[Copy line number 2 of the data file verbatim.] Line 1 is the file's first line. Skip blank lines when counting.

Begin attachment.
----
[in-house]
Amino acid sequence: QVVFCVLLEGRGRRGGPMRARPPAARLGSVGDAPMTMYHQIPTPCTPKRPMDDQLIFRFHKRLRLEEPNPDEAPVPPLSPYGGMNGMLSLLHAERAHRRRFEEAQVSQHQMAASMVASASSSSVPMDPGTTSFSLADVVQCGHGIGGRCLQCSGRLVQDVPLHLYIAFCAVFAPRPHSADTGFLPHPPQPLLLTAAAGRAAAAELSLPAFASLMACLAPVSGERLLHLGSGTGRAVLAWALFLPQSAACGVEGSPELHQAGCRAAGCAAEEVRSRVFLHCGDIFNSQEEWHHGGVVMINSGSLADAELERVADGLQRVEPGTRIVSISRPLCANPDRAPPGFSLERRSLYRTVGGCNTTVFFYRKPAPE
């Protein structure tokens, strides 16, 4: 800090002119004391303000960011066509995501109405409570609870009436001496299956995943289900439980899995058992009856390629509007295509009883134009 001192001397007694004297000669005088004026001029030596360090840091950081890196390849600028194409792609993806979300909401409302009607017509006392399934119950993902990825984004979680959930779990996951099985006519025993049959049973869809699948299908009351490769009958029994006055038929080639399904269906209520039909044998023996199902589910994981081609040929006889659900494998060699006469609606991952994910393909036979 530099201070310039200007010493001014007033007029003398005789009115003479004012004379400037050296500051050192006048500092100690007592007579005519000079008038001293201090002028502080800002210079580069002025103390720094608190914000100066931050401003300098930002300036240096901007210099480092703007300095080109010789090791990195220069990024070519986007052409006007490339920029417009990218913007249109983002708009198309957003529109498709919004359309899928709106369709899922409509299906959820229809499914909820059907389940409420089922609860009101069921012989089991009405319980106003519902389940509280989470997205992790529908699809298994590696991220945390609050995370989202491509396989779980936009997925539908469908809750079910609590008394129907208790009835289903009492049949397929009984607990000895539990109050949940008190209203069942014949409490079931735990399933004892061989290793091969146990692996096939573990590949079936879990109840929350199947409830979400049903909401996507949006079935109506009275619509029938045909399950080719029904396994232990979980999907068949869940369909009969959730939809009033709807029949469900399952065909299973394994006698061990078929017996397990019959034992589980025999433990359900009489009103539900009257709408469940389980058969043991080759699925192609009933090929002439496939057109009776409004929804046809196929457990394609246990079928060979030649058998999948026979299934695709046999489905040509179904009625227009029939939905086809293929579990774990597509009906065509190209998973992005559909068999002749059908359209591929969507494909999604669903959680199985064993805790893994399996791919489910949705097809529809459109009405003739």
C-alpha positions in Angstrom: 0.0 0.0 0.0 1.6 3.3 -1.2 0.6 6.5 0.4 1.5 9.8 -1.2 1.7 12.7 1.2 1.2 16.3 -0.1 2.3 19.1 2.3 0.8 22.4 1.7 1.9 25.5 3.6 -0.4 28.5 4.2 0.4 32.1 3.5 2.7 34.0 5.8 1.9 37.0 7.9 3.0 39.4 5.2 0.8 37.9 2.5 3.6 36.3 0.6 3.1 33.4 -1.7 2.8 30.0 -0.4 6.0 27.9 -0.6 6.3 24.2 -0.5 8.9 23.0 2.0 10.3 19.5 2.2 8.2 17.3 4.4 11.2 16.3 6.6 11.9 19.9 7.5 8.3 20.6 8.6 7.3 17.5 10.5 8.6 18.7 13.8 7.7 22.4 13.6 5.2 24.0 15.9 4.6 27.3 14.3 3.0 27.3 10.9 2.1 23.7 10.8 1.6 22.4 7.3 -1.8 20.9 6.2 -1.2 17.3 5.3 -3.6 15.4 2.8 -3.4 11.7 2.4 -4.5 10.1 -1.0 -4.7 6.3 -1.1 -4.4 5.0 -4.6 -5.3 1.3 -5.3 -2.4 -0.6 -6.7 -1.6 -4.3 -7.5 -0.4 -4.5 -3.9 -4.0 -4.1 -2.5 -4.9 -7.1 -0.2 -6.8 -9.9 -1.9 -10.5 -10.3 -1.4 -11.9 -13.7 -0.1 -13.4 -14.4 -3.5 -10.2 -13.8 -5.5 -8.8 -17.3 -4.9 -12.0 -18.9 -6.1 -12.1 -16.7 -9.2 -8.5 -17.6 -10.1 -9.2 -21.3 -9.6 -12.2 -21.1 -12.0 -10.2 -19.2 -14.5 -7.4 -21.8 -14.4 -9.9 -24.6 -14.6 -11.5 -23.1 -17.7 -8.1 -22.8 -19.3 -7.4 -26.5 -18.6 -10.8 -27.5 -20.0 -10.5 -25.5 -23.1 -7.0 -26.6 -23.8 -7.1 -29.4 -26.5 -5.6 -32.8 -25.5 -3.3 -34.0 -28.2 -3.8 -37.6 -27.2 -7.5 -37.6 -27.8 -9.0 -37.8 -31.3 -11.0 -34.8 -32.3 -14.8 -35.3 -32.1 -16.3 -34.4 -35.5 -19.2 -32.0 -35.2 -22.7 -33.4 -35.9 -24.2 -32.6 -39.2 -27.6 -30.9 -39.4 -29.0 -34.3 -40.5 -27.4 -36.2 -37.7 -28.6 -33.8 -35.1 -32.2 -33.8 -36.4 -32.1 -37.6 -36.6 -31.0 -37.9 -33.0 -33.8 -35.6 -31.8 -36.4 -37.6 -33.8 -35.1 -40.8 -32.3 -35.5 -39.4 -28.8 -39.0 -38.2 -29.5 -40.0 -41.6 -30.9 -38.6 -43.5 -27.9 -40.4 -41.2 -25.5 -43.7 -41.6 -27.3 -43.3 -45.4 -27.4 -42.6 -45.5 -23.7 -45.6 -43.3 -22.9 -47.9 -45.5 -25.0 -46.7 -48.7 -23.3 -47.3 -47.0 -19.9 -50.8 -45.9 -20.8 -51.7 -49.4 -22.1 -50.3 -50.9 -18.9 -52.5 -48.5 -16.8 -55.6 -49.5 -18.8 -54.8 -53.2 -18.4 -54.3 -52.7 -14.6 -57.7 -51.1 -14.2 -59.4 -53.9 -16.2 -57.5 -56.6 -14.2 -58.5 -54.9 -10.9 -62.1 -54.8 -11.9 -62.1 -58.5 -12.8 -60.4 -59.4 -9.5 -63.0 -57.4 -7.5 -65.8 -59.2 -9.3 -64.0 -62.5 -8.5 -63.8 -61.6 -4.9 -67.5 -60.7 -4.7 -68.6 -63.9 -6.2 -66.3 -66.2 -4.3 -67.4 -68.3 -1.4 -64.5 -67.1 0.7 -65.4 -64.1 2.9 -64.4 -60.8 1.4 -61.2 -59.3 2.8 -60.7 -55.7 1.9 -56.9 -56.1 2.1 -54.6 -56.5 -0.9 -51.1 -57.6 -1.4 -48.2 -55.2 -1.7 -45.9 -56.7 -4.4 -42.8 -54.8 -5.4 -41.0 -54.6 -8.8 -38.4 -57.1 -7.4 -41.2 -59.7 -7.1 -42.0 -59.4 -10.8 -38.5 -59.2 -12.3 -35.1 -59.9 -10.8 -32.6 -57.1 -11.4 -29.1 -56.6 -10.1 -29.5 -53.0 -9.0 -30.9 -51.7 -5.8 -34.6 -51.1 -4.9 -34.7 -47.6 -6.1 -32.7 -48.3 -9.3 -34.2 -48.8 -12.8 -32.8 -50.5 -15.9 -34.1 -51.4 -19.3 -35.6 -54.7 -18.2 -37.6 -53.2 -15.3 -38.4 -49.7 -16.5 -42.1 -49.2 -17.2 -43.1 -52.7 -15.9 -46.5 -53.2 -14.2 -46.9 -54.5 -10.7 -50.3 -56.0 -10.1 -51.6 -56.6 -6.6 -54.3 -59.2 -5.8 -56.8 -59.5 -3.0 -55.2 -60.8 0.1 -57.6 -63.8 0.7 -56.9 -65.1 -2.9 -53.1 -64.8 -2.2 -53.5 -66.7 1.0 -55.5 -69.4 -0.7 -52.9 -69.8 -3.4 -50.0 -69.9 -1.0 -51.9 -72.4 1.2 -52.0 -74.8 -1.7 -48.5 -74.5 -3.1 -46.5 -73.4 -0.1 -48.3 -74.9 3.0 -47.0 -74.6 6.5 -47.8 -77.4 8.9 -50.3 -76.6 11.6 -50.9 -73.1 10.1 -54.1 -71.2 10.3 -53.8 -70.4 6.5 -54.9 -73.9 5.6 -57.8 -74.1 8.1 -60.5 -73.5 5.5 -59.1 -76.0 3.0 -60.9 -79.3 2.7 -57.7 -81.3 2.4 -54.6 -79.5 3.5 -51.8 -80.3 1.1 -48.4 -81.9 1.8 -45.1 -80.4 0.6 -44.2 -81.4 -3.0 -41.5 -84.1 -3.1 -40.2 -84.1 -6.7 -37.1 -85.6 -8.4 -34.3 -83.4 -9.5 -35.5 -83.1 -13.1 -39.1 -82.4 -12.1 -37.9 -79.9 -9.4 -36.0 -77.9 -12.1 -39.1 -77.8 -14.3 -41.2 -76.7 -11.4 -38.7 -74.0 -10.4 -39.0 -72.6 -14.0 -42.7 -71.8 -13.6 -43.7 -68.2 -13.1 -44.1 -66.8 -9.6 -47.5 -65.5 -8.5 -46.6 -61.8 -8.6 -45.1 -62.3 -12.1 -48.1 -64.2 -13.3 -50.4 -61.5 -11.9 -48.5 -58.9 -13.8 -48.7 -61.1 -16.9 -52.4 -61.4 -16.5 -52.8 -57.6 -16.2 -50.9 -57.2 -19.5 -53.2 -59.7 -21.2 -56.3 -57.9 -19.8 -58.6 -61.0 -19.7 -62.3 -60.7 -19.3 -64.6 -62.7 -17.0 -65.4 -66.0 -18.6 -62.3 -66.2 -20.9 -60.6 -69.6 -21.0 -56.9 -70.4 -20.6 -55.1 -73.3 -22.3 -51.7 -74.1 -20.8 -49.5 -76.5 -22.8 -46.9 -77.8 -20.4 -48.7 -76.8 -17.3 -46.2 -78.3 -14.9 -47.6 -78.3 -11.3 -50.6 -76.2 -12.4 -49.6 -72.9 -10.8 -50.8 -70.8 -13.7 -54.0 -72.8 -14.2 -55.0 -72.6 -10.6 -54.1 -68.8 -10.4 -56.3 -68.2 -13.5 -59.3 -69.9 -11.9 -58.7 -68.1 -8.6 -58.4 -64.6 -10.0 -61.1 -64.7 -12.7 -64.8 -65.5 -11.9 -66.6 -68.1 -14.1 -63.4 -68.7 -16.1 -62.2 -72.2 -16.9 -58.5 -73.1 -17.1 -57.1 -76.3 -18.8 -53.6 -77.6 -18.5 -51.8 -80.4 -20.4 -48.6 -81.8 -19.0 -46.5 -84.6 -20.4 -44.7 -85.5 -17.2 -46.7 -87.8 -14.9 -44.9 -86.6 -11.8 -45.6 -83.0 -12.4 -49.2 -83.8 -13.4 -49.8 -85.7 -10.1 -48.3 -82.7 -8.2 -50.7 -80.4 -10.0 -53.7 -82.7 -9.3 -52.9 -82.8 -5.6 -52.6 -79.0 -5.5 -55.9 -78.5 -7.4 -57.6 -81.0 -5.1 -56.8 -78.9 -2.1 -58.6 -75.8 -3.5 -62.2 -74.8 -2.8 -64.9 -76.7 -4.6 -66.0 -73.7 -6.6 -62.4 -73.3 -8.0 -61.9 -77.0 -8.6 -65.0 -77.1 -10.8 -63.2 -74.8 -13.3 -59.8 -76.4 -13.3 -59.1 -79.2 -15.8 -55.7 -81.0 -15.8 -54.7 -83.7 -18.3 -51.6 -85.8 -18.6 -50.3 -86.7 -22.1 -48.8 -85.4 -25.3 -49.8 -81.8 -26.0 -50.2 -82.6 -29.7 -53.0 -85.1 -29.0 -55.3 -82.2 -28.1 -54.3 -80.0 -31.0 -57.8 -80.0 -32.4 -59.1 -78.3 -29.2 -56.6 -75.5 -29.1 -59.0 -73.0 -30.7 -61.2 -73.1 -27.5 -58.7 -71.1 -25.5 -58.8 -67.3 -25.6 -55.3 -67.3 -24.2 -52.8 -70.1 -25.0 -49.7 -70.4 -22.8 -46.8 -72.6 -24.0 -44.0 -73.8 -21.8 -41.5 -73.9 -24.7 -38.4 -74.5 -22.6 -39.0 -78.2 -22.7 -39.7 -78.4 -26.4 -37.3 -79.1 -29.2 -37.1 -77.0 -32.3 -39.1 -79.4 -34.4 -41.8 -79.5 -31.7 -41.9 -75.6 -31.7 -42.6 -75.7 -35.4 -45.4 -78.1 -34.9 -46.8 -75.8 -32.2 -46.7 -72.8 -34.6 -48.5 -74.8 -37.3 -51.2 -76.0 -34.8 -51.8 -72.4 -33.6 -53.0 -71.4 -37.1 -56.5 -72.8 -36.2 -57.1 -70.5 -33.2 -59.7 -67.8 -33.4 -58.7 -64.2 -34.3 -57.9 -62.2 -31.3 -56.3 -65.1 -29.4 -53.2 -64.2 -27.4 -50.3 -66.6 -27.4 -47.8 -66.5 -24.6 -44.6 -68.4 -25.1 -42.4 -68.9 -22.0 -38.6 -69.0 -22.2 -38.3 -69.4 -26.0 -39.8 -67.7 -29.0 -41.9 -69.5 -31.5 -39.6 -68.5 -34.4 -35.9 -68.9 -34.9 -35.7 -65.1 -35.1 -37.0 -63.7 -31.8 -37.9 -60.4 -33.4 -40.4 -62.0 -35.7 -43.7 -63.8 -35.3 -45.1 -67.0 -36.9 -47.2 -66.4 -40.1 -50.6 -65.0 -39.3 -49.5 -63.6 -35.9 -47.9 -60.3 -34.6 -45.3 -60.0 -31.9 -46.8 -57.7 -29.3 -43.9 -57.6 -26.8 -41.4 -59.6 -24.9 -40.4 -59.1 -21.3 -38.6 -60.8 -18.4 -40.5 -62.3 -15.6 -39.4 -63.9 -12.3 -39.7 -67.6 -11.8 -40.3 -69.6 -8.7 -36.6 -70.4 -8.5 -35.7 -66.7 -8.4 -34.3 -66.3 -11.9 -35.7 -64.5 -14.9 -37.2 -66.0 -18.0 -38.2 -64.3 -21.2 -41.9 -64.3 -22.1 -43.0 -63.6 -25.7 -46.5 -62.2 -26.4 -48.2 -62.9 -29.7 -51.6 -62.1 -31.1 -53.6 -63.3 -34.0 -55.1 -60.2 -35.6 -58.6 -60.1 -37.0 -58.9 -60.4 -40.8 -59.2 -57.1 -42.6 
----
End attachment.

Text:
Amino acid sequence: QVVFCVLLEGRGRRGGPMRARPPAARLGSVGDAPMTMYHQIPTPCTPKRPMDDQLIFRFHKRLRLEEPNPDEAPVPPLSPYGGMNGMLSLLHAERAHRRRFEEAQVSQHQMAASMVASASSSSVPMDPGTTSFSLADVVQCGHGIGGRCLQCSGRLVQDVPLHLYIAFCAVFAPRPHSADTGFLPHPPQPLLLTAAAGRAAAAELSLPAFASLMACLAPVSGERLLHLGSGTGRAVLAWALFLPQSAACGVEGSPELHQAGCRAAGCAAEEVRSRVFLHCGDIFNSQEEWHHGGVVMINSGSLADAELERVADGLQRVEPGTRIVSISRPLCANPDRAPPGFSLERRSLYRTVGGCNTTVFFYRKPAPE